You Can Kiss Those Frozen Ponds Goodbye, and That’s Not All

When I was a kid in south-central Pennsylvania, we skated every winter. On ponds. If you want to skate in central Indiana today (nearly an identical climate to south-central Pennsylvania), you have to go to The Ice at Center Green, a refrigerated outdoor rink in Carmel, just a short walk from our house.

I mention this because we’re about to get blasted by a mass of frigid Arctic air. The high tomorrow is forecasted to be below zero.

Our ignoramus president has already cited the plunging Midwest temperatures as proof that global warming is a farce. I wish people weren’t sucked into his vortex of stupidity, but it seems many are. Oh, well, I suppose humans have always been evidence-resistant.

The evidence, of course, is compelling. The planet is warming. One can debate to what extent this warming is caused by human activity. But you can’t contend the climate hasn’t changed . . . unless you’re living in your Trump bubble, that is.

Some people say we’re now living in a post-truth era. Everyone gets to make up their own reality. There isn’t anything that’s universally accepted as being true. Everything that opposes your view can be dismissed as fake.

That may be the case. It certainly seems that way at times.

Meanwhile, I notice that you can’t go out on the ponds around here. I can see that the ice around the edges is razor thin.

I can also read that, from 1950 to 2000, there were 45 days with actual temperatures below -35 degrees Fahrenheit in Grand Rapids, Michigan, and that this century, there have only been two.

So it’s up to me, whether I want to fabricate my own reality or at least try to observe as much of reality as is possible for us humans to discern.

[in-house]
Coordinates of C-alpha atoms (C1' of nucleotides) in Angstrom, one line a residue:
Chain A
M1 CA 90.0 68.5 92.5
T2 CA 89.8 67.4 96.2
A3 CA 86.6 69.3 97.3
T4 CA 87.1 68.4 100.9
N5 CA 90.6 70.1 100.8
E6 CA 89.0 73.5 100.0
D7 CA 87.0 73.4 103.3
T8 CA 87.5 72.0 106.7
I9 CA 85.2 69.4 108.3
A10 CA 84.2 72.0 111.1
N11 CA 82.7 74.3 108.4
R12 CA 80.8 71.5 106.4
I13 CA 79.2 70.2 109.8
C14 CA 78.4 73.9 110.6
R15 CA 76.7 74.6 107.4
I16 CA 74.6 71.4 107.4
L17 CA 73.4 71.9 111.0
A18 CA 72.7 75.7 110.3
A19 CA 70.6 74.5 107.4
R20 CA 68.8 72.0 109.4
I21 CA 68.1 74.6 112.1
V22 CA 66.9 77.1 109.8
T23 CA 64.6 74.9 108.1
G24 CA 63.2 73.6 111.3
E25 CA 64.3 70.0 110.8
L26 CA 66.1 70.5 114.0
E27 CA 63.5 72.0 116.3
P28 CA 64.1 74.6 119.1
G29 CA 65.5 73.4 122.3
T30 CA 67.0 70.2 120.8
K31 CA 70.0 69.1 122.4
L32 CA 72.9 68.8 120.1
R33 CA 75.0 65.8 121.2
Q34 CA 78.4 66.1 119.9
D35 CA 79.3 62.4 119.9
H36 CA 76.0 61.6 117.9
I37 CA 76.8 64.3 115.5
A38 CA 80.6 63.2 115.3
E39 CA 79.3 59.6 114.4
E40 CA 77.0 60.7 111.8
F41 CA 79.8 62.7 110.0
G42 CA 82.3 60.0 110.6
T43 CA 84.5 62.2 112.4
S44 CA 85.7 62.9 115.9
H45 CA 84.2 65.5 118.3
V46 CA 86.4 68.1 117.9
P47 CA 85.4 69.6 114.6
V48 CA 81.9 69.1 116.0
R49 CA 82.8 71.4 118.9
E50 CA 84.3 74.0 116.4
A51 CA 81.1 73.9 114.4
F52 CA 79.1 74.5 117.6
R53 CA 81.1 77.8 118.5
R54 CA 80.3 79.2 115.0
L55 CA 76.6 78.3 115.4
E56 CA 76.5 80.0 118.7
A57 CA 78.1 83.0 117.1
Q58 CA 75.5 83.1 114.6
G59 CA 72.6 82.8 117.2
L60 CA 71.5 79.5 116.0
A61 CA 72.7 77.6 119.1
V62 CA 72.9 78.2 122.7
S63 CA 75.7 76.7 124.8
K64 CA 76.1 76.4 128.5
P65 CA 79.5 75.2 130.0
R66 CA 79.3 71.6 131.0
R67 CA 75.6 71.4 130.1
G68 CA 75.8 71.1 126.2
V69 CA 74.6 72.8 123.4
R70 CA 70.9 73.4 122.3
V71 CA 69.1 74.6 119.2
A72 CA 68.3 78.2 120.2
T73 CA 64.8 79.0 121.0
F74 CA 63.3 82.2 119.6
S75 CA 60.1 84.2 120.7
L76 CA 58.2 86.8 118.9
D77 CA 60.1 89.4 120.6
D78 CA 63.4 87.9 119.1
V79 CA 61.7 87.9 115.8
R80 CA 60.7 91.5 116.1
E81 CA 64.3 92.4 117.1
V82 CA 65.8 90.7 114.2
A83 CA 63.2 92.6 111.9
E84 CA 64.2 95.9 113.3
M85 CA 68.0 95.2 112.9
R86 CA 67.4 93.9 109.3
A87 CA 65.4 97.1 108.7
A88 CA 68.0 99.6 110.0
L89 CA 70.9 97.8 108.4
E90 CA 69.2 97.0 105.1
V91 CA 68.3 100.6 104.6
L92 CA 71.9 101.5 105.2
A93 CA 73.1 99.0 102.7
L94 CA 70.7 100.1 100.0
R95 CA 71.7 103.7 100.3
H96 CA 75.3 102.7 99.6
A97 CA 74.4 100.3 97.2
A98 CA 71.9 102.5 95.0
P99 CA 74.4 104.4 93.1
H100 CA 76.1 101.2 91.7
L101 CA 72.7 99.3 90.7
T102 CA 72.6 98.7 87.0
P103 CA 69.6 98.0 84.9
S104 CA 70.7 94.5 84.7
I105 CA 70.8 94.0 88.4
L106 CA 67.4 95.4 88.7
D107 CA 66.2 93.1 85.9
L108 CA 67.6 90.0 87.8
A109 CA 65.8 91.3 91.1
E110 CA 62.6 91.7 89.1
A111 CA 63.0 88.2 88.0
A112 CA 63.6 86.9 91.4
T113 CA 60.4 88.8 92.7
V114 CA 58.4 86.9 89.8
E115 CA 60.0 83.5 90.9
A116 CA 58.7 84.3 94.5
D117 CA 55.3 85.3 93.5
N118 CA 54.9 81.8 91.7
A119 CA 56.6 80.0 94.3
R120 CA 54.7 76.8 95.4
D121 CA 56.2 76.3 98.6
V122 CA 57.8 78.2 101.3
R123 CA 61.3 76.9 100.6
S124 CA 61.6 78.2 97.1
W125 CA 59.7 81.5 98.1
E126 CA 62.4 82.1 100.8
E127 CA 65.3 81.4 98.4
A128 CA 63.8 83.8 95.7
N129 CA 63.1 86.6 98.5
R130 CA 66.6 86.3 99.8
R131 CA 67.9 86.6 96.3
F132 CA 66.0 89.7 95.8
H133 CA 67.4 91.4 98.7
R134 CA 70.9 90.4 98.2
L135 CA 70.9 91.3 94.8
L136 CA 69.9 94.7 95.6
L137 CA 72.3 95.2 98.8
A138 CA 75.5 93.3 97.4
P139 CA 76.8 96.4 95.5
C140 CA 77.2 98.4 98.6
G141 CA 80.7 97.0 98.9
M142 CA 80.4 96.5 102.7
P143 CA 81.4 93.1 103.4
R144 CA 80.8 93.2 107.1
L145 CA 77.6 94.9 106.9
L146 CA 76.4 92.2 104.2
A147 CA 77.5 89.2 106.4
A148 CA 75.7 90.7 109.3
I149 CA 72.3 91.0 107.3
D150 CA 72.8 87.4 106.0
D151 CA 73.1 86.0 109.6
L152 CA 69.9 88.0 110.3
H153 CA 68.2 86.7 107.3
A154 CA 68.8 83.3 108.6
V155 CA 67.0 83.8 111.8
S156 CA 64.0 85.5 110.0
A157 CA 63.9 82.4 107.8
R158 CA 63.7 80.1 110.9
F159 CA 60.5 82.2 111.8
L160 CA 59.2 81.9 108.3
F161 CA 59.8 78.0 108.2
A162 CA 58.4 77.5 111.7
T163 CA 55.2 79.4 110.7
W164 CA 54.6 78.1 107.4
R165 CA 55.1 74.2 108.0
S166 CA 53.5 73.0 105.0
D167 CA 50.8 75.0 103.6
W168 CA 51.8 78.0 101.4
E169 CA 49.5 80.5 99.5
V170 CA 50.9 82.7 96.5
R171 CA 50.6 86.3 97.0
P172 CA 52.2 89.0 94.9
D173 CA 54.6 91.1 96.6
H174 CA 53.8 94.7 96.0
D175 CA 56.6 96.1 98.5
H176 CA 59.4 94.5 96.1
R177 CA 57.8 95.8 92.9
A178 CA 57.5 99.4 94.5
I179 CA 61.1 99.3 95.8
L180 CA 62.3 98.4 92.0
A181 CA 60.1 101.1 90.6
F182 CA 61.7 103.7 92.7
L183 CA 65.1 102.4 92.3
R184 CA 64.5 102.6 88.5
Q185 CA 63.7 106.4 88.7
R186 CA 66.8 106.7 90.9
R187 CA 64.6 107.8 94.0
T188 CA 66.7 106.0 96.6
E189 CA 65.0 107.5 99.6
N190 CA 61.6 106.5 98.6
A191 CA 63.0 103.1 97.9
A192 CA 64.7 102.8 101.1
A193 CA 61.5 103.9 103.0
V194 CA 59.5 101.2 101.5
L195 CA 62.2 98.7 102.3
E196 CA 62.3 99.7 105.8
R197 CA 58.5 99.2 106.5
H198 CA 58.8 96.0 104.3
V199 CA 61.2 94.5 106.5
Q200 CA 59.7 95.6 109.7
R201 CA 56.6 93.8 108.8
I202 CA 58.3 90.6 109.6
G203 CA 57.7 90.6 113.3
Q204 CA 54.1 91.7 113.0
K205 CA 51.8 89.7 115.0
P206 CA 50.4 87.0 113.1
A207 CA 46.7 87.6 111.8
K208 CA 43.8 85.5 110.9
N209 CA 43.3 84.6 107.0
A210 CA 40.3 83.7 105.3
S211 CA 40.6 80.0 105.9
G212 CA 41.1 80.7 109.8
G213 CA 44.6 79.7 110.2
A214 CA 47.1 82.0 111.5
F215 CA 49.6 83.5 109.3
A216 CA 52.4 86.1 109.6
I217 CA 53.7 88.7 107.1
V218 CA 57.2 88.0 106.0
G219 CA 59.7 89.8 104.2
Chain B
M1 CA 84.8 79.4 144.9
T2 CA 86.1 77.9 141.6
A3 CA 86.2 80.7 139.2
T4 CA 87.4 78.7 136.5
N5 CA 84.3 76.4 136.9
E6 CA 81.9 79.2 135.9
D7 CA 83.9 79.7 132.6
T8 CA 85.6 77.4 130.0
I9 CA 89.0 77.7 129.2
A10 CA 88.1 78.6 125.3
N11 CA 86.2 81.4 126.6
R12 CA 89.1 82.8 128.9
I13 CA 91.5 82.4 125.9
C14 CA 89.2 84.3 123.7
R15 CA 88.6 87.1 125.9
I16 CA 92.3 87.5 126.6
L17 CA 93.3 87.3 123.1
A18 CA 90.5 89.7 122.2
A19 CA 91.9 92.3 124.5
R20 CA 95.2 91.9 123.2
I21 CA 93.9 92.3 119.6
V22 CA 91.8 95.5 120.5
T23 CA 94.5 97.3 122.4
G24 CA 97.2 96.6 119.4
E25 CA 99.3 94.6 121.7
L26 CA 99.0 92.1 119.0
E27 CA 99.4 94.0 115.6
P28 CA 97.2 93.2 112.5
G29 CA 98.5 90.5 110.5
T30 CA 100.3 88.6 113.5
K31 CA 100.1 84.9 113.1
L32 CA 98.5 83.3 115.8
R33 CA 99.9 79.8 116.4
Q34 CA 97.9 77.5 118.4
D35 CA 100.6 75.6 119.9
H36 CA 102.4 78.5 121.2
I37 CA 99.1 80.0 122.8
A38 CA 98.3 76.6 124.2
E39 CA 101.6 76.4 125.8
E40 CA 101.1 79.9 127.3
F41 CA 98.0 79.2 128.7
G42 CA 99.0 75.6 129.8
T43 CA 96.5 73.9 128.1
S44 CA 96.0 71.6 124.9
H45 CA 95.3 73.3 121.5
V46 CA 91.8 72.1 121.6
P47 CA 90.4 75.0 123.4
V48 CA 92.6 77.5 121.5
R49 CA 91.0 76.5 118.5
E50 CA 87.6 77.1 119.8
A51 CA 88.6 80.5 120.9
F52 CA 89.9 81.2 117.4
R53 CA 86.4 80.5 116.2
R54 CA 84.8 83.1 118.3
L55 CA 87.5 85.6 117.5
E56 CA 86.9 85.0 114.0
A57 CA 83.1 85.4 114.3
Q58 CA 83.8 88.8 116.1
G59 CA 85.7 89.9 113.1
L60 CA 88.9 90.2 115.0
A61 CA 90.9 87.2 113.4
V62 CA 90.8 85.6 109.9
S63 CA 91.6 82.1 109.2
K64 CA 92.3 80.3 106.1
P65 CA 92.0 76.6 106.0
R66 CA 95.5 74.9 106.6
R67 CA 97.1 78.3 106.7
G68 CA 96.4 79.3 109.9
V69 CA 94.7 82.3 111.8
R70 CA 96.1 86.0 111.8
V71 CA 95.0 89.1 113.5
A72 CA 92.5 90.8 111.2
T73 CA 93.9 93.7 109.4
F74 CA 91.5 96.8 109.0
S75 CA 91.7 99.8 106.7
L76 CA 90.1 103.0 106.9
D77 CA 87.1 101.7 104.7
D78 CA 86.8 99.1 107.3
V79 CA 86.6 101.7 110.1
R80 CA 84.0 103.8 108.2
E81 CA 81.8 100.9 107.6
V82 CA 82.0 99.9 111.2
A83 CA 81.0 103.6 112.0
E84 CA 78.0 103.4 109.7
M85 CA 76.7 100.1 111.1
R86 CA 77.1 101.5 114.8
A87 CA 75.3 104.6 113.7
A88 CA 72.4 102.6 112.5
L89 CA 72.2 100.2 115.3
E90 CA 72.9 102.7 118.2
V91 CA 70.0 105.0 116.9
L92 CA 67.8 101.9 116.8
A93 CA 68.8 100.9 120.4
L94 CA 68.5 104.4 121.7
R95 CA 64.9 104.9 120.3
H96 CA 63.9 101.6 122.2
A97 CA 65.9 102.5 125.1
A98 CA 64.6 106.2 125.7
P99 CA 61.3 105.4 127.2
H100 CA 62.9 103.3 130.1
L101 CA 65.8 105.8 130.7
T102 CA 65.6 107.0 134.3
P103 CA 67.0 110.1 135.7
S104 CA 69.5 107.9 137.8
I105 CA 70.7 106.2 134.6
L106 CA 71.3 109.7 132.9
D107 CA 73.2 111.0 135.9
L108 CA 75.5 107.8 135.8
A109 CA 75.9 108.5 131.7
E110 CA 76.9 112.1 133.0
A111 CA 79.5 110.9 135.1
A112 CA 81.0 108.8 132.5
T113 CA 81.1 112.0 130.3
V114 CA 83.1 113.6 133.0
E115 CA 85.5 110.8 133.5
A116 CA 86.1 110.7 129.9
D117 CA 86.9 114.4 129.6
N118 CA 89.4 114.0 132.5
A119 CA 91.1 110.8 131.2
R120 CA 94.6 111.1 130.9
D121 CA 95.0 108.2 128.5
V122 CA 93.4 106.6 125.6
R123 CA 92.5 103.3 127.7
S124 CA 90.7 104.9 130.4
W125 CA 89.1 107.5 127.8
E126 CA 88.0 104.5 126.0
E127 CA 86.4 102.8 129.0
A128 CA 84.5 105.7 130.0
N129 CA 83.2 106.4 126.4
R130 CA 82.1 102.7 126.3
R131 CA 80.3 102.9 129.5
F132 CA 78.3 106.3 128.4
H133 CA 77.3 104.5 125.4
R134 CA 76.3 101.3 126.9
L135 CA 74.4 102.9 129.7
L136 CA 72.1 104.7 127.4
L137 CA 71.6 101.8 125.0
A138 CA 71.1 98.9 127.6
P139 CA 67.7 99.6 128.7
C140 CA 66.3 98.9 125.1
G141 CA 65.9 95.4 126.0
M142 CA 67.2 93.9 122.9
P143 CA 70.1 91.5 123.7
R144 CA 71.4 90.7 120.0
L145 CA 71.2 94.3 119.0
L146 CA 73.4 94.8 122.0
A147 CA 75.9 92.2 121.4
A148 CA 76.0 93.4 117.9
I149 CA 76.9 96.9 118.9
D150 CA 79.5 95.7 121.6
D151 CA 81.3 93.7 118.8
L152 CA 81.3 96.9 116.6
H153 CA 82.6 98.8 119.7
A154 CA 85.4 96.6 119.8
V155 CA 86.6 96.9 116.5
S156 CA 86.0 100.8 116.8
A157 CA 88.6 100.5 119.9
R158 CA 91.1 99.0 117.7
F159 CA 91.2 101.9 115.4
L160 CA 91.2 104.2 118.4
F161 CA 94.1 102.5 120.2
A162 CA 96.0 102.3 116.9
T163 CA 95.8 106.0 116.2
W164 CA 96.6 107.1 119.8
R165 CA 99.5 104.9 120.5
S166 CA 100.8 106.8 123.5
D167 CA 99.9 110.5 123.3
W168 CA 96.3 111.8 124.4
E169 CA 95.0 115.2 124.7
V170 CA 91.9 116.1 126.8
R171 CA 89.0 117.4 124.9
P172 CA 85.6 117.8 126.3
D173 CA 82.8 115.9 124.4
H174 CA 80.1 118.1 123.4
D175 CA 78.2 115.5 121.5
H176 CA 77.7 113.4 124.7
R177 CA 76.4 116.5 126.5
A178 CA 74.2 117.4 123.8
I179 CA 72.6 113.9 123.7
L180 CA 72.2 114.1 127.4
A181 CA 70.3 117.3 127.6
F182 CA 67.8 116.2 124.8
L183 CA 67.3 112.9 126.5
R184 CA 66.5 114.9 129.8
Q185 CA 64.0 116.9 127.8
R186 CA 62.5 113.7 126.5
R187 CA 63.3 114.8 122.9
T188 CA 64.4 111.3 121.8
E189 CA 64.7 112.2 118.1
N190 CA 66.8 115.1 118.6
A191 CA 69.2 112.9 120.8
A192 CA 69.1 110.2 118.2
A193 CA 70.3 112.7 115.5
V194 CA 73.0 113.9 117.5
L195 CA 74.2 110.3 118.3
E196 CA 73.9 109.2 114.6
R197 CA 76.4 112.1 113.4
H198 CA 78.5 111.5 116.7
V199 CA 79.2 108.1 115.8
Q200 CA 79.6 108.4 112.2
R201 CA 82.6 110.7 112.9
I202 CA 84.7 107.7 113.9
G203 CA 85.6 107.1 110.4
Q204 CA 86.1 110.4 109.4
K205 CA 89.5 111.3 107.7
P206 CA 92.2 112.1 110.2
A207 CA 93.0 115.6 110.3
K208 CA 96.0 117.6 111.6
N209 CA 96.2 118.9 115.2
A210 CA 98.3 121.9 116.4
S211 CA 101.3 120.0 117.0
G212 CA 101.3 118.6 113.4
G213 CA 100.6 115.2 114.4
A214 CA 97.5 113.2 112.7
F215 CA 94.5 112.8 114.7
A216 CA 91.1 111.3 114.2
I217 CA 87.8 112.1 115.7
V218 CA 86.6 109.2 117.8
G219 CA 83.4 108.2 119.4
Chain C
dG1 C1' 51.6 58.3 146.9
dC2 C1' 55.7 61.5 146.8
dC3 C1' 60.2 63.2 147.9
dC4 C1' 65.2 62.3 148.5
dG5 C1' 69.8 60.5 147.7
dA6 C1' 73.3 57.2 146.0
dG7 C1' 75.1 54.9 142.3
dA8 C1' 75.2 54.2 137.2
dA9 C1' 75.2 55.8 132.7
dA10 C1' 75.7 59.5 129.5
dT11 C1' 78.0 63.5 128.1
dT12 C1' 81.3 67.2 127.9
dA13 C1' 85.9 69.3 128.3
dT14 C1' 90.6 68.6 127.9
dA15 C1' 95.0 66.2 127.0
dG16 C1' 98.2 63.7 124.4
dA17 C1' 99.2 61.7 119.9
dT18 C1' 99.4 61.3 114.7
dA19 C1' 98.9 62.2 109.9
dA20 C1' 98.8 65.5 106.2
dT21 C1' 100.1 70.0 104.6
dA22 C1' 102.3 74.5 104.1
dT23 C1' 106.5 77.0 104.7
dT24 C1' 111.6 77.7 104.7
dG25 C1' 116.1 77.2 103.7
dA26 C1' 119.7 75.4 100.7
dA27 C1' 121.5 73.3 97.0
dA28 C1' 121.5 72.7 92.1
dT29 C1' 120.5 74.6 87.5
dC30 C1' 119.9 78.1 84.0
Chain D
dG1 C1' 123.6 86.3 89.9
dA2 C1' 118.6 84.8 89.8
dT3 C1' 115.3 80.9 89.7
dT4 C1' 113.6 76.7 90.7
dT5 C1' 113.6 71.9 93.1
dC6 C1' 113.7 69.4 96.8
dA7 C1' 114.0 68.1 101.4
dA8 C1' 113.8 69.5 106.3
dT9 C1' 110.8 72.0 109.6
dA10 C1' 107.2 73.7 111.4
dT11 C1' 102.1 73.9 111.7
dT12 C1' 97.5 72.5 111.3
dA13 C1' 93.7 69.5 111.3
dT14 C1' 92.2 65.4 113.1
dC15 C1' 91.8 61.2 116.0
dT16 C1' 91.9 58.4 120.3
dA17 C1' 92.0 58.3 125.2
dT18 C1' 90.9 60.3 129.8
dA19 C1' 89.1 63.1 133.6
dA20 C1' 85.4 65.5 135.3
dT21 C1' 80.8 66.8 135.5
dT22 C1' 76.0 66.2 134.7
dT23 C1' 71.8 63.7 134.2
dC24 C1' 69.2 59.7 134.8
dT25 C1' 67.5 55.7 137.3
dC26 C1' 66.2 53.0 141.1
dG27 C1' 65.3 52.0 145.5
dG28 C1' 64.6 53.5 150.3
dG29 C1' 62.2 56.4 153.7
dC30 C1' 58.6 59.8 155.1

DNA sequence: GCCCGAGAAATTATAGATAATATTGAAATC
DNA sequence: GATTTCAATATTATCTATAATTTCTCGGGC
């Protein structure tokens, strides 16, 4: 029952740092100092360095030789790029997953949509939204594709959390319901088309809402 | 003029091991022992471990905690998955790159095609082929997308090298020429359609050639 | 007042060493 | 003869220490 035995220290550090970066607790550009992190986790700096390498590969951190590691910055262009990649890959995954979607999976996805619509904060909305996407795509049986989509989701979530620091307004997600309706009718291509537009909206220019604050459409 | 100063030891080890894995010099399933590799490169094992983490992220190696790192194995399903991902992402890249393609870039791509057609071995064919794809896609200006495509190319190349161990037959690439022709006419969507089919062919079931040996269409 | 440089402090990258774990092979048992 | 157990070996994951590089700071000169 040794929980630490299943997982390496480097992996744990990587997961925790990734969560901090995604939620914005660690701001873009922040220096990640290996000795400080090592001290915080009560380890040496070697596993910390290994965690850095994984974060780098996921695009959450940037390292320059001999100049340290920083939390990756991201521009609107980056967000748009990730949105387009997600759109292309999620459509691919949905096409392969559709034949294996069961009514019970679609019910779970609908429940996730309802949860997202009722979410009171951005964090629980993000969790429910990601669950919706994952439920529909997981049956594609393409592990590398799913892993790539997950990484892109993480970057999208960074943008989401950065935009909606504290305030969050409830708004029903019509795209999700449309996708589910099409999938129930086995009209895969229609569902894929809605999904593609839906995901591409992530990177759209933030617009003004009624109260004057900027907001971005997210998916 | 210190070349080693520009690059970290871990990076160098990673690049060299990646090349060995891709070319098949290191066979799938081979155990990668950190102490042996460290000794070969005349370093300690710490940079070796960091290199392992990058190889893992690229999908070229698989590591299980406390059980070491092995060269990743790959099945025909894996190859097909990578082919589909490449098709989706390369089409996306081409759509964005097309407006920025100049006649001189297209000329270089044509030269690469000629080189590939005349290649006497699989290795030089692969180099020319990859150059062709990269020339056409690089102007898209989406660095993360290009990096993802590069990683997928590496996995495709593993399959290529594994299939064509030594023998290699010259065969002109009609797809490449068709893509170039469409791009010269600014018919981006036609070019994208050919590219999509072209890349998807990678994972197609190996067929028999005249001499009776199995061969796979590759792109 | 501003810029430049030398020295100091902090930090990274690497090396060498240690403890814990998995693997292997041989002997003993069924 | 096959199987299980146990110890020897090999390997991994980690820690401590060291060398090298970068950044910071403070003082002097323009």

At first blush, this seems ridiculous, for don’t all of us think we’re seeing and interacting with reality?

I suppose we do. And that’s one of the biggest illusions of all.

We Are Even Closer To Climate Disaster Than IPCC Predicts

This interview of Michael Mann of Penn State is well worth your time. For the life of me, I can’t figure out why humans are being so complacent about climate change. Indeed, denialism is much more broad-based and deep than I ever could have imagined. It’s a testament to human’s ability to ignore evidence and adhere to a mythology that comports with their ideological biases and caters to their greedy impulses.

I used to think I wouldn’t live long enough to see major impacts from climate change. That no longer seems likely. What seems certain now, Vera, is that you and your parents will see quite catastrophic changes in our climate.

Eventually, humans will respond, although it may be a matter of too little, too late. Fortunately, it’s not too late yet. There is still time to act to avert the worst impacts of climate change.

It starts in a few weeks. When we vote. And decide whether to keep deniers in office.

Decisions have consequences. Always have, always will.